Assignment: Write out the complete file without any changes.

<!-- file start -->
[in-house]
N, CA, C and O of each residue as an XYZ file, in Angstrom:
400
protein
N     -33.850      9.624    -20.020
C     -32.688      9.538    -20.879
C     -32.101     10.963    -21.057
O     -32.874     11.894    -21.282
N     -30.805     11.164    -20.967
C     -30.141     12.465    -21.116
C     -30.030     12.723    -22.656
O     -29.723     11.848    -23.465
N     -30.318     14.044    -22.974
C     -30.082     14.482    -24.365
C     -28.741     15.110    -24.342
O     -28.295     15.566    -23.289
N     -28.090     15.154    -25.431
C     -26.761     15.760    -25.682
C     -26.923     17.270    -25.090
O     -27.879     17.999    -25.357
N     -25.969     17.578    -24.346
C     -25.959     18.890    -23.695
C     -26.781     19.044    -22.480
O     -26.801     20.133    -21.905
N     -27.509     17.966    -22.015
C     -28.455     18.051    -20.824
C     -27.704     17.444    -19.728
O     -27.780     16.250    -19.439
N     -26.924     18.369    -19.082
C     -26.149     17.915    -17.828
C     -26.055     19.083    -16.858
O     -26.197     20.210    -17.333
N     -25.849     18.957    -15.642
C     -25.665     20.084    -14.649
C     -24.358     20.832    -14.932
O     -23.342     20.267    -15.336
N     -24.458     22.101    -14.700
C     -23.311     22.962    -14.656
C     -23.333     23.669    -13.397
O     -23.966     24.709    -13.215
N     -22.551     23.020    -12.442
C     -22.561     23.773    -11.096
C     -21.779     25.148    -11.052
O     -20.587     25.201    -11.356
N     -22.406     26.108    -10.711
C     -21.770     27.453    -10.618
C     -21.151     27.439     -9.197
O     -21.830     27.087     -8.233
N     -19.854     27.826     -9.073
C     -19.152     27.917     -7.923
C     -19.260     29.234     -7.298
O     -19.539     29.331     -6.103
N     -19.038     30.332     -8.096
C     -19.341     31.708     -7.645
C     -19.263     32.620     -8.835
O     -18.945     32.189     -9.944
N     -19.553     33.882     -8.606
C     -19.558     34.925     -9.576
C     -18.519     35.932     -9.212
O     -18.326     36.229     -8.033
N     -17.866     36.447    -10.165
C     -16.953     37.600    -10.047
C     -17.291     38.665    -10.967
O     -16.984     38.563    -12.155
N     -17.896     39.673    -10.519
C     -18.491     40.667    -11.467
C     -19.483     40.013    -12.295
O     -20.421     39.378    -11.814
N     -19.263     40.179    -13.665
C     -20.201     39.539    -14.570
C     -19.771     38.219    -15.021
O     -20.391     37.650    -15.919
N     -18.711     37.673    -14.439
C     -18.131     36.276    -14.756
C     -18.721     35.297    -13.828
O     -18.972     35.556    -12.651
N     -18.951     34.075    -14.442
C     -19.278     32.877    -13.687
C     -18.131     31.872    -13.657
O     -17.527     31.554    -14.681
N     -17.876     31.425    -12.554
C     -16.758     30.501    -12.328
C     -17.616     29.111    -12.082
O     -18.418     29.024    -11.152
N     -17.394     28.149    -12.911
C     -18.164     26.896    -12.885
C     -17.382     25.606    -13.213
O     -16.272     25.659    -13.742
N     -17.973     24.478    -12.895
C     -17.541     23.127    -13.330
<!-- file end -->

[in-house]
N, CA, C and O of each residue as an XYZ file, in Angstrom:
400
protein
N     -33.850      9.624    -20.020
C     -32.688      9.538    -20.879
C     -32.101     10.963    -21.057
O     -32.874     11.894    -21.282
N     -30.805     11.164    -20.967
C     -30.141     12.465    -21.116
C     -30.030     12.723    -22.656
O     -29.723     11.848    -23.465
N     -30.318     14.044    -22.974
C     -30.082     14.482    -24.365
C     -28.741     15.110    -24.342
O     -28.295     15.566    -23.289
N     -28.090     15.154    -25.431
C     -26.761     15.760    -25.682
C     -26.923     17.270    -25.090
O     -27.879     17.999    -25.357
N     -25.969     17.578    -24.346
C     -25.959     18.890    -23.695
C     -26.781     19.044    -22.480
O     -26.801     20.133    -21.905
N     -27.509     17.966    -22.015
C     -28.455     18.051    -20.824
C     -27.704     17.444    -19.728
O     -27.780     16.250    -19.439
N     -26.924     18.369    -19.082
C     -26.149     17.915    -17.828
C     -26.055     19.083    -16.858
O     -26.197     20.210    -17.333
N     -25.849     18.957    -15.642
C     -25.665     20.084    -14.649
C     -24.358     20.832    -14.932
O     -23.342     20.267    -15.336
N     -24.458     22.101    -14.700
C     -23.311     22.962    -14.656
C     -23.333     23.669    -13.397
O     -23.966     24.709    -13.215
N     -22.551     23.020    -12.442
C     -22.561     23.773    -11.096
C     -21.779     25.148    -11.052
O     -20.587     25.201    -11.356
N     -22.406     26.108    -10.711
C     -21.770     27.453    -10.618
C     -21.151     27.439     -9.197
O     -21.830     27.087     -8.233
N     -19.854     27.826     -9.073
C     -19.152     27.917     -7.923
C     -19.260     29.234     -7.298
O     -19.539     29.331     -6.103
N     -19.038     30.332     -8.096
C     -19.341     31.708     -7.645
C     -19.263     32.620     -8.835
O     -18.945     32.189     -9.944
N     -19.553     33.882     -8.606
C     -19.558     34.925     -9.576
C     -18.519     35.932     -9.212
O     -18.326     36.229     -8.033
N     -17.866     36.447    -10.165
C     -16.953     37.600    -10.047
C     -17.291     38.665    -10.967
O     -16.984     38.563    -12.155
N     -17.896     39.673    -10.519
C     -18.491     40.667    -11.467
C     -19.483     40.013    -12.295
O     -20.421     39.378    -11.814
N     -19.263     40.179    -13.665
C     -20.201     39.539    -14.570
C     -19.771     38.219    -15.021
O     -20.391     37.650    -15.919
N     -18.711     37.673    -14.439
C     -18.131     36.276    -14.756
C     -18.721     35.297    -13.828
O     -18.972     35.556    -12.651
N     -18.951     34.075    -14.442
C     -19.278     32.877    -13.687
C     -18.131     31.872    -13.657
O     -17.527     31.554    -14.681
N     -17.876     31.425    -12.554
C     -16.758     30.501    -12.328
C     -17.616     29.111    -12.082
O     -18.418     29.024    -11.152
N     -17.394     28.149    -12.911
C     -18.164     26.896    -12.885
C     -17.382     25.606    -13.213
O     -16.272     25.659    -13.742
N     -17.973     24.478    -12.895
C     -17.541     23.127    -13.330